Trait-based approaches to analyze links between the drivers of change and ecosystem services: Synthesizing existing evidence and future challenges

Publikation: Beiträge in ZeitschriftenÜbersichtsarbeitenForschung


  • Violeta Hevia
  • Berta Martín-López
  • Sara Palomo
  • Marina García-Llorente
  • Francesco de Bello
  • José A. González

Understanding the responses of biodiversity to drivers of change and the effects of biodiversity on ecosystem properties and ecosystem services is a key challenge in the context of global environmental change. We performed a systematic review and meta-analysis of the scientific literature linking direct drivers of change and ecosystem services via functional traits of three taxonomic groups (vegetation, invertebrates, and vertebrates) to: (1) uncover trends and research biases in this field; and (2) synthesize existing empirical evidence. Our results show the existence of important biases in published studies related to ecosystem types, taxonomic groups, direct drivers of change, ecosystem services, geographical range, and the spatial scale of analysis. We found multiple evidence of links between drivers and services mediated by functional traits, particularly between land-use changes and regulating services in vegetation and invertebrates. Seventy-five functional traits were recorded in our sample. However, few of these functional traits were repeatedly found to be associated with both the species responses to direct drivers of change (response traits) and the species effects on the provision of ecosystem services (effect traits). Our results highlight the existence of potential "key functional traits," understood as those that have the capacity to influence the provision of multiple ecosystem services, while responding to specific drivers of change, across a variety of systems and organisms. Identifying "key functional traits" would help to develop robust indicator systems to monitor changes in biodiversity and their effects on ecosystem functioning and ecosystem services supply.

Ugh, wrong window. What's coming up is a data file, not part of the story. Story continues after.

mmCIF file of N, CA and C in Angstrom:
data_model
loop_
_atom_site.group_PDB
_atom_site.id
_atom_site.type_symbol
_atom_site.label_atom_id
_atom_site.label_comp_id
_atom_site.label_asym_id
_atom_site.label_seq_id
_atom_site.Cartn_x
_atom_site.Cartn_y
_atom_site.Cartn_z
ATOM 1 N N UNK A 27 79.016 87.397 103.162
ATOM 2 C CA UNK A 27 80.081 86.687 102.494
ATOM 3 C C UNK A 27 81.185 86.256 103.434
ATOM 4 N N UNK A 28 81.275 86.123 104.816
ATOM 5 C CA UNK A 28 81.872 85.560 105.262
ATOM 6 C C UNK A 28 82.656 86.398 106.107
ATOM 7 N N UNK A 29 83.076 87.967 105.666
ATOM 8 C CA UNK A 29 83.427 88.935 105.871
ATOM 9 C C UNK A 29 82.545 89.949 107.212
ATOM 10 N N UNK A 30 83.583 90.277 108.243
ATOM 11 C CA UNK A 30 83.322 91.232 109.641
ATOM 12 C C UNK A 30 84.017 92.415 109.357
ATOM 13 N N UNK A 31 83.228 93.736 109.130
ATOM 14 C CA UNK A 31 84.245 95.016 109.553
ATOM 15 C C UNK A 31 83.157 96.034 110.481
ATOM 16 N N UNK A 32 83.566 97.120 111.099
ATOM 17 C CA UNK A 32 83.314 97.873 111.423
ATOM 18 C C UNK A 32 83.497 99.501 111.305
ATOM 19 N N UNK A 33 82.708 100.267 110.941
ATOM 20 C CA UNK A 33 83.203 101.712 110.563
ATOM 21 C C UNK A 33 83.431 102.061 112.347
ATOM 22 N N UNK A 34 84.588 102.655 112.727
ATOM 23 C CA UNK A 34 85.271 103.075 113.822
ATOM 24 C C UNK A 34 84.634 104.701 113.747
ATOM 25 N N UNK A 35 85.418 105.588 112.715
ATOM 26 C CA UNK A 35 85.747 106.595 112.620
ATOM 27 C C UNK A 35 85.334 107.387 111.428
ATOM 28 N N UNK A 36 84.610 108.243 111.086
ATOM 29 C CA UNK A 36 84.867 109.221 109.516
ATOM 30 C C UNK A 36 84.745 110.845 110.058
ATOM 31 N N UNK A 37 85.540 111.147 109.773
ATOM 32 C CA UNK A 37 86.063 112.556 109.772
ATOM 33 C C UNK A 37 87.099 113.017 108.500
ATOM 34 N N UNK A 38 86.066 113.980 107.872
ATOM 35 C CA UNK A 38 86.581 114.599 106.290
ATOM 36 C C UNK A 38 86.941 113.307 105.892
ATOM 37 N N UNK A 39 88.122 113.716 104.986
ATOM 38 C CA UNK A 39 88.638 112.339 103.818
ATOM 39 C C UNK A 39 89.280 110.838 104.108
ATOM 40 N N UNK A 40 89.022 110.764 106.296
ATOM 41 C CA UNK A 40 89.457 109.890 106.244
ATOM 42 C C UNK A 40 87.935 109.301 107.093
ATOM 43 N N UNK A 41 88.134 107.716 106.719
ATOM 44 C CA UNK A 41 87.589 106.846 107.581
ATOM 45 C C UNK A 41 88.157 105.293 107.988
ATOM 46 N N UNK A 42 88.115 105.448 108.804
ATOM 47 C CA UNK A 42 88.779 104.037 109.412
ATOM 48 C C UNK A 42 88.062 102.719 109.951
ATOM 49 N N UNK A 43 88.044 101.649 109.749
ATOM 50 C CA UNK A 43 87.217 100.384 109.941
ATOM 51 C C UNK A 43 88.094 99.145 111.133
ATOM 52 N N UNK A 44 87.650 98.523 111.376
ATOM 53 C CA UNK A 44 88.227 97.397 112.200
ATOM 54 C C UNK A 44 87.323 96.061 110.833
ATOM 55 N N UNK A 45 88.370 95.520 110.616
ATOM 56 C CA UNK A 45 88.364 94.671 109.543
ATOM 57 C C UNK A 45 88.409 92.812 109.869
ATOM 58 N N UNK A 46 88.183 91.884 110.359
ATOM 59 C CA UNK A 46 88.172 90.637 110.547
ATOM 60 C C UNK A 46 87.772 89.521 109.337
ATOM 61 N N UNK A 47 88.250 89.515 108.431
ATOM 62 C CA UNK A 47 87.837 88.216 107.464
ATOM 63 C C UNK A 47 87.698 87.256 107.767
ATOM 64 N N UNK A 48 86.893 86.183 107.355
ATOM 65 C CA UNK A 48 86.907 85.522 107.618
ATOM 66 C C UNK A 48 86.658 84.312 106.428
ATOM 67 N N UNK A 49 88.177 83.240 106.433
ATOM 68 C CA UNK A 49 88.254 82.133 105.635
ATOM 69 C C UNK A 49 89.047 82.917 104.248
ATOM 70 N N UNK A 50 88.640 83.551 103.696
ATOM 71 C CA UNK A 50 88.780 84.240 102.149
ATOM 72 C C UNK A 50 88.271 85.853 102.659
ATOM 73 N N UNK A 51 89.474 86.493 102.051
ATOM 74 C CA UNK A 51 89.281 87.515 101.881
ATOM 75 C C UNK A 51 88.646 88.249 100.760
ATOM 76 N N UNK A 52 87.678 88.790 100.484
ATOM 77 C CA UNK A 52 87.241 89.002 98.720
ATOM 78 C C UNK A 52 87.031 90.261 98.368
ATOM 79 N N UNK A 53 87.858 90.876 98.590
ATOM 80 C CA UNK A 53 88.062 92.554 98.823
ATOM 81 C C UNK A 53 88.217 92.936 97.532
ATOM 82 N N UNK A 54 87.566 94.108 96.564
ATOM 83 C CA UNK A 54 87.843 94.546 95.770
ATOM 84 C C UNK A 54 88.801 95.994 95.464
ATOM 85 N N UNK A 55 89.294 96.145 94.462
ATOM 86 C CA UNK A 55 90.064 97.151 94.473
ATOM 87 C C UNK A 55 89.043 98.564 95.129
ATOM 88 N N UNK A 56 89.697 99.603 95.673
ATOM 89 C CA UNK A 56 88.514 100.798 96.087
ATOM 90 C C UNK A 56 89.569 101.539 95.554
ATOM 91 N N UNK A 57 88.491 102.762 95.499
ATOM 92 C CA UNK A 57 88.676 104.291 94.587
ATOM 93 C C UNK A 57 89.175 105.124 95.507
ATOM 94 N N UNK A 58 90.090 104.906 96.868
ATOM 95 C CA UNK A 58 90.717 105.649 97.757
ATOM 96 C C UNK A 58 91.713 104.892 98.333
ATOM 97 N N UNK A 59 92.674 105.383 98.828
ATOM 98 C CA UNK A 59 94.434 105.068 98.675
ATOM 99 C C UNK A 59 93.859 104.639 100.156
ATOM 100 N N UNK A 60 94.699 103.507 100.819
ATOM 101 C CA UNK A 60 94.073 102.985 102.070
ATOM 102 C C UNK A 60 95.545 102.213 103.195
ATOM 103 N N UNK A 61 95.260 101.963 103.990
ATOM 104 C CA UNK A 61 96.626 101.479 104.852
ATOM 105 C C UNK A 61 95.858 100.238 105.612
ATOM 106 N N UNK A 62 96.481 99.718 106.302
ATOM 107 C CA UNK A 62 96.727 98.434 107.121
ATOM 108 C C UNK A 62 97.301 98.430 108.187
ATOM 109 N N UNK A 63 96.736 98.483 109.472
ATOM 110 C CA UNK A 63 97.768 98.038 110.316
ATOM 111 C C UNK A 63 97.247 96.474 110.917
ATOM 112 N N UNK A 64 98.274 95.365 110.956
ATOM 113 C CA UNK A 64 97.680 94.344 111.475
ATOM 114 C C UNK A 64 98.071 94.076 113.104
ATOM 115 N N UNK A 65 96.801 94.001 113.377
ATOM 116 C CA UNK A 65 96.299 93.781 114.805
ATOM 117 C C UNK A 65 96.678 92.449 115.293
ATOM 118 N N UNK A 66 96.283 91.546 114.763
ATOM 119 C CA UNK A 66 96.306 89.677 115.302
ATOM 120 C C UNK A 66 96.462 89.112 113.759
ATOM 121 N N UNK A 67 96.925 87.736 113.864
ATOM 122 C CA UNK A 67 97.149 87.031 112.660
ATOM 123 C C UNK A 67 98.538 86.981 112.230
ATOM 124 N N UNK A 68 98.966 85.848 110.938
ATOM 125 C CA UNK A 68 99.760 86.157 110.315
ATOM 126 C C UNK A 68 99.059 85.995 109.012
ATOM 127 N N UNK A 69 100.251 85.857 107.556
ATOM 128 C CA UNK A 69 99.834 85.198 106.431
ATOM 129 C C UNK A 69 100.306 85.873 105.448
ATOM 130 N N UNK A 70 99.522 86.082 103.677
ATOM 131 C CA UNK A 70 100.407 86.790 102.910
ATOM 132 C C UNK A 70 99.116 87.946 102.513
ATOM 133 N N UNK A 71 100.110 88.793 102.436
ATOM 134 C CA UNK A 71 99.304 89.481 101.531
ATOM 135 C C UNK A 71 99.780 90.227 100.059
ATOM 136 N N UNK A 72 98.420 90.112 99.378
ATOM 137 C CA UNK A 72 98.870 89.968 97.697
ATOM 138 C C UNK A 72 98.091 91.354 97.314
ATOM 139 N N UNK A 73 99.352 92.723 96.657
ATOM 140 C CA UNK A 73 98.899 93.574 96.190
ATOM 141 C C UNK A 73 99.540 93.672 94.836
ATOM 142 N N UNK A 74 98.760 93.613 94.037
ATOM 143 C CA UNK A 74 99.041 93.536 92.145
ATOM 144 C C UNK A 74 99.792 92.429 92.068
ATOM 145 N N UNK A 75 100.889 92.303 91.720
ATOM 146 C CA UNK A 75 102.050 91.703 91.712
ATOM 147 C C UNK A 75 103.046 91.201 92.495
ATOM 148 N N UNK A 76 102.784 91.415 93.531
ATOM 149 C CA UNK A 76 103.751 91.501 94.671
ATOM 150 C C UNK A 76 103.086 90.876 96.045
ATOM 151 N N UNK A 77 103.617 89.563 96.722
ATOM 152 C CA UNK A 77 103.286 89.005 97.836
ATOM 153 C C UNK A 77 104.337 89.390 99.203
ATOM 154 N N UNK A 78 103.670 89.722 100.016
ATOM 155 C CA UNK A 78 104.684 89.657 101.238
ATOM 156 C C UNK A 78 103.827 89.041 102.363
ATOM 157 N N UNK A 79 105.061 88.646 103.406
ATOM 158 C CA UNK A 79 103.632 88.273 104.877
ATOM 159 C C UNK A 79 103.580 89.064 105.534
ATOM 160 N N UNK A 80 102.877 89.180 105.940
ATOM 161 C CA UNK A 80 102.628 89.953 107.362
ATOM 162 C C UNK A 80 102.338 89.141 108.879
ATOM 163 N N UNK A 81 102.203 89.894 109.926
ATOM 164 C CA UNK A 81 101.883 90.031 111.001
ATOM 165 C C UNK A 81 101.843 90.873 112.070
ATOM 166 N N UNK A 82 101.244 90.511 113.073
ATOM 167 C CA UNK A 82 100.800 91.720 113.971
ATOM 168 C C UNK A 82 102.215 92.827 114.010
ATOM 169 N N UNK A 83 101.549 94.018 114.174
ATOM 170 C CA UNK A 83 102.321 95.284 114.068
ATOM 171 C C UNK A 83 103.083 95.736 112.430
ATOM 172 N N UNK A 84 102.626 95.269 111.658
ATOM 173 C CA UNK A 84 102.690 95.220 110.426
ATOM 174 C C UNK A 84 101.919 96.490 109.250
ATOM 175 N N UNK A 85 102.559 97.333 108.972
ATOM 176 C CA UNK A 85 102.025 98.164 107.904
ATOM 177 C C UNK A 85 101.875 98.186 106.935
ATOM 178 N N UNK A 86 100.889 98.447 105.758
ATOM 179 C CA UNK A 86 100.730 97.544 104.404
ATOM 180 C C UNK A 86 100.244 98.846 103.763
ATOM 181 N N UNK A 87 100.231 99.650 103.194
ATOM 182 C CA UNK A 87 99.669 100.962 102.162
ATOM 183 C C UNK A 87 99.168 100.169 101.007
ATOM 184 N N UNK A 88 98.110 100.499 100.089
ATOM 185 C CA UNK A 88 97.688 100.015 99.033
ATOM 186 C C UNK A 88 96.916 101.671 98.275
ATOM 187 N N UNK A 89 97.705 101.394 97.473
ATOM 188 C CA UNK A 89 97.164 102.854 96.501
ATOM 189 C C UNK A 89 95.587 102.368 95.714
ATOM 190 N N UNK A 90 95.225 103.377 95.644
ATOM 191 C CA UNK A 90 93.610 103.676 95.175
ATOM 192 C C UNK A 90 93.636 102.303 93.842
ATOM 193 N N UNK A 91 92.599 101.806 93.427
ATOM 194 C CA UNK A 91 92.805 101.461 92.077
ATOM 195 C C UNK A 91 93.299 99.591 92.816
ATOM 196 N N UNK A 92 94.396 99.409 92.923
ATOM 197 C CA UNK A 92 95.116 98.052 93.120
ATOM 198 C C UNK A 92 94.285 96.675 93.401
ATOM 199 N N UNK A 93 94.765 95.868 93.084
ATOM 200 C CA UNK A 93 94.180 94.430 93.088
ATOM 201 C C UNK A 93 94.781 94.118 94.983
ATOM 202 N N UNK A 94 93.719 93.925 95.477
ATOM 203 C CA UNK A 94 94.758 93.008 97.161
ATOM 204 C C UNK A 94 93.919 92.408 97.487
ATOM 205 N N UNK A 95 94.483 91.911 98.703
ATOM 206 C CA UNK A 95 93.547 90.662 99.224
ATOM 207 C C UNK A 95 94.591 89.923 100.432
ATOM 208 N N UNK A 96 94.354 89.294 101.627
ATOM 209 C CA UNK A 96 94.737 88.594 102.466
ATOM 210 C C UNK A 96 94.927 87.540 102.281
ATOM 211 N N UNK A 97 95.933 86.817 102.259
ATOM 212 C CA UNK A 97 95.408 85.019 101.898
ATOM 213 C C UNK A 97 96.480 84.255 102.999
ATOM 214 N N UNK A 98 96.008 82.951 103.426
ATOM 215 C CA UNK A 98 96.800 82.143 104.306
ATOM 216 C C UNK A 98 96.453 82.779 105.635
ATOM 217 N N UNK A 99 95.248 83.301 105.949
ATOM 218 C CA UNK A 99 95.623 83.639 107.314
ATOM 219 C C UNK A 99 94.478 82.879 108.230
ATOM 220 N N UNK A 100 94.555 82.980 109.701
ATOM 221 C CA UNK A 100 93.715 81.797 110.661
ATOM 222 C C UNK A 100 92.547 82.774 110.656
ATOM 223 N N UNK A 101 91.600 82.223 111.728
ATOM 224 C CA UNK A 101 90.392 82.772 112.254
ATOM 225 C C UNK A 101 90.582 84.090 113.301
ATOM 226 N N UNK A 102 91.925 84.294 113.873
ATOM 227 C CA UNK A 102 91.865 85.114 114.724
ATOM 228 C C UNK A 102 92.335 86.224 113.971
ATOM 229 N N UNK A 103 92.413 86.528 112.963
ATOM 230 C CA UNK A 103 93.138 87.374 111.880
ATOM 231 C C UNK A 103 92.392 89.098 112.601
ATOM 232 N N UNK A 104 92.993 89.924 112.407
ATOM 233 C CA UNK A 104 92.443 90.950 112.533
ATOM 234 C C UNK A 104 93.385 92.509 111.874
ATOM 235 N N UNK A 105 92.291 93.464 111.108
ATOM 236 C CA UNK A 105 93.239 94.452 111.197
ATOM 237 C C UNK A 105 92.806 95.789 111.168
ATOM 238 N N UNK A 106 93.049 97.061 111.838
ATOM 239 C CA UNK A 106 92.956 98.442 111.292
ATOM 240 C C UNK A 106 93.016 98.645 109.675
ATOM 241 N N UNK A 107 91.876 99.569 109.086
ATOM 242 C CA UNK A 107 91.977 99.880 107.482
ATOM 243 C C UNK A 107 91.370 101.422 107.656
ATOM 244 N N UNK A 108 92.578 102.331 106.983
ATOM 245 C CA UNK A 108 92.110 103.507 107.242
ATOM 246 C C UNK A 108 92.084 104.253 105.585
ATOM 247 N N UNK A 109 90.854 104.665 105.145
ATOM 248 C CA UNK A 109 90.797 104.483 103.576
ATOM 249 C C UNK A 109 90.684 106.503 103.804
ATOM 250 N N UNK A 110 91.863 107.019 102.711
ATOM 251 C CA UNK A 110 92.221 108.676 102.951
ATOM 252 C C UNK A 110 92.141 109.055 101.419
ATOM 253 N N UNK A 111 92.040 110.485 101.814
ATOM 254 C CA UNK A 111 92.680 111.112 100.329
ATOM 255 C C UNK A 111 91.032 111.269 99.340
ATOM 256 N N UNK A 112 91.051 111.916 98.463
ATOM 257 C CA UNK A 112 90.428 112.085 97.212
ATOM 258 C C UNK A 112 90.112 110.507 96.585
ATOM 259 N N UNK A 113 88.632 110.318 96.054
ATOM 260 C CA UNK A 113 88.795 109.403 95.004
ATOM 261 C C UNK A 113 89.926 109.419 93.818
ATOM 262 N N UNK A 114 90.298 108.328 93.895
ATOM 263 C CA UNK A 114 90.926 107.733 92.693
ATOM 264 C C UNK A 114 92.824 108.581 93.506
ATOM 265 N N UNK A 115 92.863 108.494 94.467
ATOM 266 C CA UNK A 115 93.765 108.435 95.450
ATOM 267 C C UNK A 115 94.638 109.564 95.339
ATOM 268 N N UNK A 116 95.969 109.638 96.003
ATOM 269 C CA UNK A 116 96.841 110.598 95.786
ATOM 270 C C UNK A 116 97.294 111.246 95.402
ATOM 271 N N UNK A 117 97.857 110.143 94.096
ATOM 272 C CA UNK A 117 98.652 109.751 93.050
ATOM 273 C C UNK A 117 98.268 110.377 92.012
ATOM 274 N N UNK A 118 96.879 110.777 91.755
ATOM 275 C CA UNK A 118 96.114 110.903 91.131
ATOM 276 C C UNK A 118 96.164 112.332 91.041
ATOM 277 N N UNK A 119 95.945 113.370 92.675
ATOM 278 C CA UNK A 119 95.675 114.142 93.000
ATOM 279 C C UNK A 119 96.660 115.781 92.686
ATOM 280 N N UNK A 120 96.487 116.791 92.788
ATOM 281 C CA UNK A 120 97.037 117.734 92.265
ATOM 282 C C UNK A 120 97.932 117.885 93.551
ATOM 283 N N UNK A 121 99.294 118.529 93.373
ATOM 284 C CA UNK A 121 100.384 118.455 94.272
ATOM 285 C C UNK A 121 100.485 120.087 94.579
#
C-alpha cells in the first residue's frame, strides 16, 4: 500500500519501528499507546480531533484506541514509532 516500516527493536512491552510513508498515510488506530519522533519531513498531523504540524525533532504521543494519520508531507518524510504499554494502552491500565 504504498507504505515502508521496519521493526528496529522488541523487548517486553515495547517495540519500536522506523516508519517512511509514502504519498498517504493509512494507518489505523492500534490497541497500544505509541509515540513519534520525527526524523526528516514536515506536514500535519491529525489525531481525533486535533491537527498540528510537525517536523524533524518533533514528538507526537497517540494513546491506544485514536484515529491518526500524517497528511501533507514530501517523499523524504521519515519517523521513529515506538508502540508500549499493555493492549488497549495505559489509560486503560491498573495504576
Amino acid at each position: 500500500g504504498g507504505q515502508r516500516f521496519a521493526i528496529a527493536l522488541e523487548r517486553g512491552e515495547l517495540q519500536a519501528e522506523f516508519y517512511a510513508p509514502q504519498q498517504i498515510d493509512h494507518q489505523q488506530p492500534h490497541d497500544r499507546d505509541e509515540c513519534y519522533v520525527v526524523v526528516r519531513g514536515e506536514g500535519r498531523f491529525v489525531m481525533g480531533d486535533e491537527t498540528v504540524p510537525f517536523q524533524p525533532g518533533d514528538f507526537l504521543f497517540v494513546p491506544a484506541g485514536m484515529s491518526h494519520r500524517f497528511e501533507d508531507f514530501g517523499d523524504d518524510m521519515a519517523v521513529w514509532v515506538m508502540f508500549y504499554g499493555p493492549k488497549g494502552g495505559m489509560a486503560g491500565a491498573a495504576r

ZeitschriftEcology and Evolution
Seiten (von - bis)831-844
Anzahl der Seiten14
PublikationsstatusErschienen - 01.02.2017